Inquisitive genes fit on scion of Heloise


POSTED: Friday, November 21, 2008

Cynthia Lee of Waipahu began reading the “;Hints from Heloise”; column in the '60s. “;I was in my late teens. I recall that she wrote helpful, easy solutions to ordinary problems,”; she said.

“;I think it's great that her daughter is carrying on her mother's tradition. In Hawaii family means a lot, so when your child carries on the family business, we feel very proud of them.”;

Ponce Kiah Marchelle Heloise Cruse Evans, more commonly known as Heloise, worked with her mother for several years after college but hadn't planned on taking over the column. Fate intervened.

“;She became sick, had a heart condition and she died suddenly. I took over the column and I'm here 30 years later,”; she said. “;I can't imagine doing anything else. I'm real inquisitive.”;

Perhaps that's an inherited trait. Heloise II remembers her mother testing a hint from a reader about how to make new bluejeans look faded or stone-washed. “;She took my brand-new blue jeans, laid them on the driveway and poured bleach on them, in different spots,”; she said. “;She waited a few minutes, then put some more on, a little at a time. Washed them and they looked great. But, after a few washings, they ripped out. A note: Don't full-strength bleach anything.”;

She added, “;She bought me a new pair.”;

As technology advances, people still need help figuring out how things work, she said. “;We have all of these fabulous technologies, and everything is faster. But, we still need to know how to take care of these tools.”;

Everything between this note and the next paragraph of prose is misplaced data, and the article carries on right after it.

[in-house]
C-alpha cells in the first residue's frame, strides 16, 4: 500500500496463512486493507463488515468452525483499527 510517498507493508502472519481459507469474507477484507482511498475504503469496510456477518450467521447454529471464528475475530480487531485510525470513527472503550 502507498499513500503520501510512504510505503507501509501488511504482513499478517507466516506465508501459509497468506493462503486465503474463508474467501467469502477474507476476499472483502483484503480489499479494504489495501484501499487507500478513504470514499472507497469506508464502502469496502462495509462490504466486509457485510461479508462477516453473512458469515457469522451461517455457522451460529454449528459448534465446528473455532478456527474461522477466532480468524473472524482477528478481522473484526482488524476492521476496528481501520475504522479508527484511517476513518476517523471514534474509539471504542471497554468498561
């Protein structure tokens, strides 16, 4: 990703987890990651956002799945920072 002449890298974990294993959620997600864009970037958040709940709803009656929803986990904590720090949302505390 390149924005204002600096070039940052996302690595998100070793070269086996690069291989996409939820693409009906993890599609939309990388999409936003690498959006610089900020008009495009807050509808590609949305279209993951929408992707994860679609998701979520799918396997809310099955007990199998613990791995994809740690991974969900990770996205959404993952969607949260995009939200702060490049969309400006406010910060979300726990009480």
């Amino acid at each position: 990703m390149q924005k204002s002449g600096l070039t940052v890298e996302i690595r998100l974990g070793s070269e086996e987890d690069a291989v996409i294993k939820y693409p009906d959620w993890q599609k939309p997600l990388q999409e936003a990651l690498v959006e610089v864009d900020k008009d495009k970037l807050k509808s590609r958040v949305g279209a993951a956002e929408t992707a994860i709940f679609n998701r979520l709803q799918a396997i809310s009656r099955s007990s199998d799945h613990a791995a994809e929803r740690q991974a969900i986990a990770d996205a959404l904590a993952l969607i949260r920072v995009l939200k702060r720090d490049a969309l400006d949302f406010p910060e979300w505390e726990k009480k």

For example, many people have stories of dropping their cell phones in the toilet—it was in a pocket and slipped out. A helpful hint from Heloise: “;It's best to fish it out, open up the phone, take out the battery and let it air dry. When you slap it back together, it just might work.”;

And, microfiber cloths are a new version of the nylon net her mother once recommended for anything from scrubbing sinks to tying up plants.

“;I wish I had invented the microfiber cloth. They are worth their weight in gold,”; she said. “;We can clean so many things with them without using any cleaning agents. It's perfect for people who have allergies or environmental concerns. A dry cloth will clean anything from windows and mirrors to stainless steel and eyeglasses.”;

Heloise even uses them to clean up the family dog after an outing. “;I rub a damp cloth over the dog. It pulls out all of the dirt, grime and odor. They are absolutely wonderful and can be used over and over again.”;